Or how I fixed my Mac SE/30 that was not booting unexpectedly
- [02 November 2020] This article was also featured on Hackaday : BODGE WIRE SAVES A VINTAGE MAC SE/30 FROM THE HEAP
One day around a year ago I was playing with my SE/30 (the best looking computer ever) and I was trying to install Debian on it for fun. But after inserting some floppies and trying to boot from them the computer wouldn’t turn back on. I mean it would turn on but with weird static graphics and no sound at startup. I already had a hard time figuring out how I would boot Linux on that machine (which I succeeded at doing) that I did not want to spend more time fixing it.
Here is what I was left with :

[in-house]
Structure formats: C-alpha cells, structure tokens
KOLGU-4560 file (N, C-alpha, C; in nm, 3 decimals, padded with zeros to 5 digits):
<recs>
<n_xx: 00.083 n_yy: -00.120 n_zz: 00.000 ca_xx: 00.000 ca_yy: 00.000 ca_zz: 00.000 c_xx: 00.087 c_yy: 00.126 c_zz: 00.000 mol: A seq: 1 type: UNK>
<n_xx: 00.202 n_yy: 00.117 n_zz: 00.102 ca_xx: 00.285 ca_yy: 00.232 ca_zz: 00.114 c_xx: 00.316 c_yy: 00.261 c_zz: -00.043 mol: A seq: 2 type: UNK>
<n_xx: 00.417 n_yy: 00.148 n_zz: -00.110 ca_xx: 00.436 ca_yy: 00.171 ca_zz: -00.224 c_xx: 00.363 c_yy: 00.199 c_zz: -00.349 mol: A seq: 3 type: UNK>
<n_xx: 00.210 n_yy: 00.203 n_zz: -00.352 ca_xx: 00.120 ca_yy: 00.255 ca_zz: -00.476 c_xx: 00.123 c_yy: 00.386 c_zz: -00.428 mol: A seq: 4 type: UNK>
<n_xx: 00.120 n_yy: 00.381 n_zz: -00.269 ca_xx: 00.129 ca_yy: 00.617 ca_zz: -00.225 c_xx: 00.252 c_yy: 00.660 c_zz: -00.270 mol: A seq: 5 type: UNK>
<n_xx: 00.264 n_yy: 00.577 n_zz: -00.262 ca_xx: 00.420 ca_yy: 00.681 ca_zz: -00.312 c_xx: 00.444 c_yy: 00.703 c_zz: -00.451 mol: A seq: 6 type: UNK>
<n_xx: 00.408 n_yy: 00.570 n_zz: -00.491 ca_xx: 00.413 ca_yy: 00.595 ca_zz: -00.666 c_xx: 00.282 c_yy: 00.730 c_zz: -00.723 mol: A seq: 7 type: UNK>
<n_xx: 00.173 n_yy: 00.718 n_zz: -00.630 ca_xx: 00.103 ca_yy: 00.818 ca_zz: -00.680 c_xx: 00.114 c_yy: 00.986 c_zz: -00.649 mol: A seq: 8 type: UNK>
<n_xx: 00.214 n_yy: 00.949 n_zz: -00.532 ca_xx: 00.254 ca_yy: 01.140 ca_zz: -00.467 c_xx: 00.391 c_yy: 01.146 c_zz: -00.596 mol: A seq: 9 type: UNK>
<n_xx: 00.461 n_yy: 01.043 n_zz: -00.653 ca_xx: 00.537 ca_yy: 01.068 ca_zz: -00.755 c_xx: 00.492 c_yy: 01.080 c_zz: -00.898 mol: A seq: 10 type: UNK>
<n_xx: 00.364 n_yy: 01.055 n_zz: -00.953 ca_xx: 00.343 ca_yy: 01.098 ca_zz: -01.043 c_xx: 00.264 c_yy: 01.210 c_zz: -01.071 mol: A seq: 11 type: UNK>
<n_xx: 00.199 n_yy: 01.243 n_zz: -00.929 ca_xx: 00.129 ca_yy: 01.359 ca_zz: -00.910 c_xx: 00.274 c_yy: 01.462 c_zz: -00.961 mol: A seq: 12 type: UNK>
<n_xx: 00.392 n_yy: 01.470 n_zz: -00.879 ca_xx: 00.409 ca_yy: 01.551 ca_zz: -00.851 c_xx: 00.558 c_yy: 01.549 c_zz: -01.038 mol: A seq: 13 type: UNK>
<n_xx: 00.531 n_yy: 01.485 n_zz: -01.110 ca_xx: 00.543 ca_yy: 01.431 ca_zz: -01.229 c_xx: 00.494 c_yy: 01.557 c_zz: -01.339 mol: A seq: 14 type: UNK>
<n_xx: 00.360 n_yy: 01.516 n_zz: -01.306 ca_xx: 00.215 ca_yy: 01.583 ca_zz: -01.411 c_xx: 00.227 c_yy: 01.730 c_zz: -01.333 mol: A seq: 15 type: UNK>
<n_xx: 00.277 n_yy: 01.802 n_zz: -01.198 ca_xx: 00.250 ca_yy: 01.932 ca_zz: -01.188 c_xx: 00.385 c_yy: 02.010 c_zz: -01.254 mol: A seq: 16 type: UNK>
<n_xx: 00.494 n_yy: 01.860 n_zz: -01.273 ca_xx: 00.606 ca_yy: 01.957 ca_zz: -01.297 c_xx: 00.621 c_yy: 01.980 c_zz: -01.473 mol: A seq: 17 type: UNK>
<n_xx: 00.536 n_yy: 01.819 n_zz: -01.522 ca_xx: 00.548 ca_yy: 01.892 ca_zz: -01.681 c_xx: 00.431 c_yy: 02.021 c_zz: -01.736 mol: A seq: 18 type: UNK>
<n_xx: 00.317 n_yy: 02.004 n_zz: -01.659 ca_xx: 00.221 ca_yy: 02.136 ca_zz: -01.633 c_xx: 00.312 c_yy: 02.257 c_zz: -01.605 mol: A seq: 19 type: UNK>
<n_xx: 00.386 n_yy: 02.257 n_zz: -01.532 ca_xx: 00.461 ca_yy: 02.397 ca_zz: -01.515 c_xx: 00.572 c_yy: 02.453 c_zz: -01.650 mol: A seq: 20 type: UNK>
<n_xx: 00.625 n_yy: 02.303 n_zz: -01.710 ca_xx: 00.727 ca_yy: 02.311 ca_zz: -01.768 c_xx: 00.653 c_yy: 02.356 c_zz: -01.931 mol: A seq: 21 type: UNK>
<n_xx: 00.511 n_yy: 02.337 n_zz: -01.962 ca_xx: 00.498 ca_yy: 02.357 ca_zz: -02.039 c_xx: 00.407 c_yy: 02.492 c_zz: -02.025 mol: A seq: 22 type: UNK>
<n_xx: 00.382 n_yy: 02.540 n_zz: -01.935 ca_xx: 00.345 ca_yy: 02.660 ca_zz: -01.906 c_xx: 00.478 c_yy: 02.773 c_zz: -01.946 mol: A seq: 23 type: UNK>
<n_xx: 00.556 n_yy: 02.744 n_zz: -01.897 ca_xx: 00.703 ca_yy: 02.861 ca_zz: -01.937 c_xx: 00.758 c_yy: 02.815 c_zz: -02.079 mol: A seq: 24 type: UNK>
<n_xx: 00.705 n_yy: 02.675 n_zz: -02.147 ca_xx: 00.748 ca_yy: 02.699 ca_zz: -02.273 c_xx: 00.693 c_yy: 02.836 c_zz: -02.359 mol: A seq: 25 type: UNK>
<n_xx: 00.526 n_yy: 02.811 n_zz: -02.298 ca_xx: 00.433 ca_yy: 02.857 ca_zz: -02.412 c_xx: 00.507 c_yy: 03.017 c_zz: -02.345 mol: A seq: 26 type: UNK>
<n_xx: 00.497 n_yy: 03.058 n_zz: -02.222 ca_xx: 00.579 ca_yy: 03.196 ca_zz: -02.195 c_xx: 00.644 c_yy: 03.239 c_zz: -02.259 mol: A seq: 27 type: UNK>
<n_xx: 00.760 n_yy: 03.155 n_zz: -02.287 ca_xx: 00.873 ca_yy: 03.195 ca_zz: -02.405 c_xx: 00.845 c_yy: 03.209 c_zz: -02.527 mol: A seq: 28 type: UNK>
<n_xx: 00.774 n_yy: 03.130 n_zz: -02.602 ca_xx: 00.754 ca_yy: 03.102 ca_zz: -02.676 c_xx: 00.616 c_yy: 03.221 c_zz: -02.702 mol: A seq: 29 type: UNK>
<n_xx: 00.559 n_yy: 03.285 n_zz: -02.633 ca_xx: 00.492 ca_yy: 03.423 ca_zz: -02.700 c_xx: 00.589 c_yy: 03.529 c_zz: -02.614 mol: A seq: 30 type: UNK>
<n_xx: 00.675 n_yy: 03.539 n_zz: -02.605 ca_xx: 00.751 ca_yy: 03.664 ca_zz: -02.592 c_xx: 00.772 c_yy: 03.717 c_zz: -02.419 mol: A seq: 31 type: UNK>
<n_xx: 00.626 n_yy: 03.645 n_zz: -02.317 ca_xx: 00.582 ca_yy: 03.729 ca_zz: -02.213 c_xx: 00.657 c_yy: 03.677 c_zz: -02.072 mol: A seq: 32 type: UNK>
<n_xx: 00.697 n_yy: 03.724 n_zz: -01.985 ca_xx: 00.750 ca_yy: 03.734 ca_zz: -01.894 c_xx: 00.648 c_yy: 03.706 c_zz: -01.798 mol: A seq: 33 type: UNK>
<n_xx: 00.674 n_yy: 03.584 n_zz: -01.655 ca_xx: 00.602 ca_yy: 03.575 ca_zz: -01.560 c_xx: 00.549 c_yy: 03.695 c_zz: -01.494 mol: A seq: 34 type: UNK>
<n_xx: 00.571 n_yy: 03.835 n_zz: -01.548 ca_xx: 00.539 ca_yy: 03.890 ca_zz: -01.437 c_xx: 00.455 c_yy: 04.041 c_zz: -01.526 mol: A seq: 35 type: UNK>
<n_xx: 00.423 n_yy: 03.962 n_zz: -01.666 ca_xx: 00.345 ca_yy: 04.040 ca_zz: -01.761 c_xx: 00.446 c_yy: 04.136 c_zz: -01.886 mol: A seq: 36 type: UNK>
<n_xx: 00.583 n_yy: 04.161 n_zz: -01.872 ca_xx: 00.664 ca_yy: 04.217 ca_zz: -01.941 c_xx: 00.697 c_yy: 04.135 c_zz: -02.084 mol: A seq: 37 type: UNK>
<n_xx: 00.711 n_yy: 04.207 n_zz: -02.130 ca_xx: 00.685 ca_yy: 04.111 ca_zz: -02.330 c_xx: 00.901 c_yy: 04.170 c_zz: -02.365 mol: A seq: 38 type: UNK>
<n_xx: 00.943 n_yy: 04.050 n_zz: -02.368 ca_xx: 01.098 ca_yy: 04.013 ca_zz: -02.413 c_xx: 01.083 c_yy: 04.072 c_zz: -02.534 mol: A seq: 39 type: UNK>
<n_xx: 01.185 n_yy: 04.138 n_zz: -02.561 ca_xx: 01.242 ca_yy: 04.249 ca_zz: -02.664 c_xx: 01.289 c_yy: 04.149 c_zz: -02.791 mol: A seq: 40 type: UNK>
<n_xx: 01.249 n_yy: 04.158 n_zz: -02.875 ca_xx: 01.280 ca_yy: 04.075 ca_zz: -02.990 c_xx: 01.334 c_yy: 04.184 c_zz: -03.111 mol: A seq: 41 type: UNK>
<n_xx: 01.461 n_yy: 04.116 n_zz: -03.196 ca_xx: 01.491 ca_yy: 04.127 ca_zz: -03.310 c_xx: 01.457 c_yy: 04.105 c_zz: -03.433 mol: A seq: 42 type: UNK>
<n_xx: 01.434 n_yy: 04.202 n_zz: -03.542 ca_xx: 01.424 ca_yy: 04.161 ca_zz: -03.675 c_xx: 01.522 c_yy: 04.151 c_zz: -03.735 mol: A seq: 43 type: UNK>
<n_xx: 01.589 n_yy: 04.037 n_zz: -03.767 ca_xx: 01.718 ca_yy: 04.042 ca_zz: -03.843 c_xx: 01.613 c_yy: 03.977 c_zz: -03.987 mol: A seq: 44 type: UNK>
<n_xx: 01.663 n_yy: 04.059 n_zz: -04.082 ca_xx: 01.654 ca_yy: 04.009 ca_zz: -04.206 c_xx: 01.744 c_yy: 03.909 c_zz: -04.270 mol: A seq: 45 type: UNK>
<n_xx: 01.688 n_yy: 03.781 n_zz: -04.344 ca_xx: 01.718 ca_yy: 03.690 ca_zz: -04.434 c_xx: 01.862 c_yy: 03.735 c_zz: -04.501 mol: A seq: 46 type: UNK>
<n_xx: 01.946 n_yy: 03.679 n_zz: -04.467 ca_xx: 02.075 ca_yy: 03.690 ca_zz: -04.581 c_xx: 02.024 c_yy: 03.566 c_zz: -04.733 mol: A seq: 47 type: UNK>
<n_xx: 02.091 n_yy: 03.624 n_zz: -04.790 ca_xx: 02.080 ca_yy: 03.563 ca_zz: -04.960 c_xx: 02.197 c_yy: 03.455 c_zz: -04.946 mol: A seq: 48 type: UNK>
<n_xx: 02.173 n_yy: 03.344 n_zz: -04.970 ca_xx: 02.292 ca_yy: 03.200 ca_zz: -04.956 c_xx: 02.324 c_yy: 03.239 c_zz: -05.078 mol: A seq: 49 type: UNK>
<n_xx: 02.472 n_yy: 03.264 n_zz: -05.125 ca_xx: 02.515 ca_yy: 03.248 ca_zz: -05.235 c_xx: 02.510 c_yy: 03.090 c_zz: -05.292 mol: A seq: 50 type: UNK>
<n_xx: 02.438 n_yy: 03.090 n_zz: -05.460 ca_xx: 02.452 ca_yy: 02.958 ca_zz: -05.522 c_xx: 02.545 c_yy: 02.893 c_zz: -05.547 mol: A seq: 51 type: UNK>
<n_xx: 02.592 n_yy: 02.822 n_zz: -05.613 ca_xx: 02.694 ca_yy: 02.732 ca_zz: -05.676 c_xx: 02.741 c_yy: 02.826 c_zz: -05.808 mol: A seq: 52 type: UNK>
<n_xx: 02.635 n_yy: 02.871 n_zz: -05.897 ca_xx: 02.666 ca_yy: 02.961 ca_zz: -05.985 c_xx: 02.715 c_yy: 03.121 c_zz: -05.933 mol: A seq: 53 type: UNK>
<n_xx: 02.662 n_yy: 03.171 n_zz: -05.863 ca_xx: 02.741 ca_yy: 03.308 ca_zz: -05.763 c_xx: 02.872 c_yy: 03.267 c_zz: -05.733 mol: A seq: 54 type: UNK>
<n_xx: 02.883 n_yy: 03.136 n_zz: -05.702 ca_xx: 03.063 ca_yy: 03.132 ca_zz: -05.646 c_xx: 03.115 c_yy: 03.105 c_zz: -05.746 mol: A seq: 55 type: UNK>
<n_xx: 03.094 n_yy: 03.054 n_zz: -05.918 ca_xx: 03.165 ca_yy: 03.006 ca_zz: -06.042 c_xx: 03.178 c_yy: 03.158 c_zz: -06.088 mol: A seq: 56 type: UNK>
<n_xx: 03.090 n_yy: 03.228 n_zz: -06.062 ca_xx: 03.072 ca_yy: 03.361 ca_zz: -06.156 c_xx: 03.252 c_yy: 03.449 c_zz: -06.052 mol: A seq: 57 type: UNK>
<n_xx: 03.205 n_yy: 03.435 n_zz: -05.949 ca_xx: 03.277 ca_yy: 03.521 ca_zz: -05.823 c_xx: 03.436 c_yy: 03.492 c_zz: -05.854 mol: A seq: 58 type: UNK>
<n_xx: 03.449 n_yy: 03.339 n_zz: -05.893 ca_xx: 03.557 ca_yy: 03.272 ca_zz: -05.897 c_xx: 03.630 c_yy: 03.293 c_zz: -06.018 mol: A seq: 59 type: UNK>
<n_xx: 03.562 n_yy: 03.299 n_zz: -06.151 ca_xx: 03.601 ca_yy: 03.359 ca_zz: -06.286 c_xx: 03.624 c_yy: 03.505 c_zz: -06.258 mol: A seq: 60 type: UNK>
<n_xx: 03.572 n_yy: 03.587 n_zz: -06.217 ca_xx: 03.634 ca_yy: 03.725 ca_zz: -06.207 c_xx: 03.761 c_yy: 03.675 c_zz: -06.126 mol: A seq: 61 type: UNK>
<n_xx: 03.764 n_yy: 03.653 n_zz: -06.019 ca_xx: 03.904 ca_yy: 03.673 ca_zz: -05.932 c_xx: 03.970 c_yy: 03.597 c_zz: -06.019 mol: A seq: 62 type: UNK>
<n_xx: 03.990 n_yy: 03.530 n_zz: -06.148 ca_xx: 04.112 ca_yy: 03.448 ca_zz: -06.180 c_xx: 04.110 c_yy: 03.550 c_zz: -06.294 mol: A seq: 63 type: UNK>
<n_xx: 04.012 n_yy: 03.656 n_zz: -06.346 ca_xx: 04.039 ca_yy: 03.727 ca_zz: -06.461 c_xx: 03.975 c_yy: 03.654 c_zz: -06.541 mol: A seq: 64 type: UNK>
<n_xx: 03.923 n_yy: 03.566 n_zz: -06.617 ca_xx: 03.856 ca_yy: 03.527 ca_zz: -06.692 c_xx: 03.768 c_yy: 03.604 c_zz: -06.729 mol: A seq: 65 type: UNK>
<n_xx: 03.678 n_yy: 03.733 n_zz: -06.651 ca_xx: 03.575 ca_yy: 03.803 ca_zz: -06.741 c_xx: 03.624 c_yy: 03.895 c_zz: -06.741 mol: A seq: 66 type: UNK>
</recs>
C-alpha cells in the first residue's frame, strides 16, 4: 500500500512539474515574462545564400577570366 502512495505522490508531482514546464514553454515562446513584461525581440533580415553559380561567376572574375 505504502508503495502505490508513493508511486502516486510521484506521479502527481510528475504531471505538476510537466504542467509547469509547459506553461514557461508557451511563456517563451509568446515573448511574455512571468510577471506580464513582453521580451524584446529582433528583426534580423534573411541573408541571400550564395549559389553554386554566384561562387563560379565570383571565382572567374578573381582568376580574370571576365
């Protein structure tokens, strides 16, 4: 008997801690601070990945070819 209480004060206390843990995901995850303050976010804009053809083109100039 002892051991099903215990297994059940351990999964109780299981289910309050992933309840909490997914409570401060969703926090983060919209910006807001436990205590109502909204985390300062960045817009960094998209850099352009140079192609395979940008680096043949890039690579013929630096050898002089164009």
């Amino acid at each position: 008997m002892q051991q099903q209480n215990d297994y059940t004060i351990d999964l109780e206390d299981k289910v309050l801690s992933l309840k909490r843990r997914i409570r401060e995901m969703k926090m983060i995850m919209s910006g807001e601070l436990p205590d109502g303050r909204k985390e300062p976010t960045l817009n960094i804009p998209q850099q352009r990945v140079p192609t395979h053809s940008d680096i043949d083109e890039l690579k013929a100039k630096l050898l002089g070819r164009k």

A few weeks ago I really wanted to play again with my old Macintosh and experiment with A/UX, the first Apple unix OS ! So I started looking on the internet to see if the problem I had was common. And indeed it was ! I learnt it was called Simasimac and often happened because old electrolytic capacitors would leak. It could lead to two main things : traces could be connected together because this leak could be conductive, or it could corrode traces and make them not continuous anymore.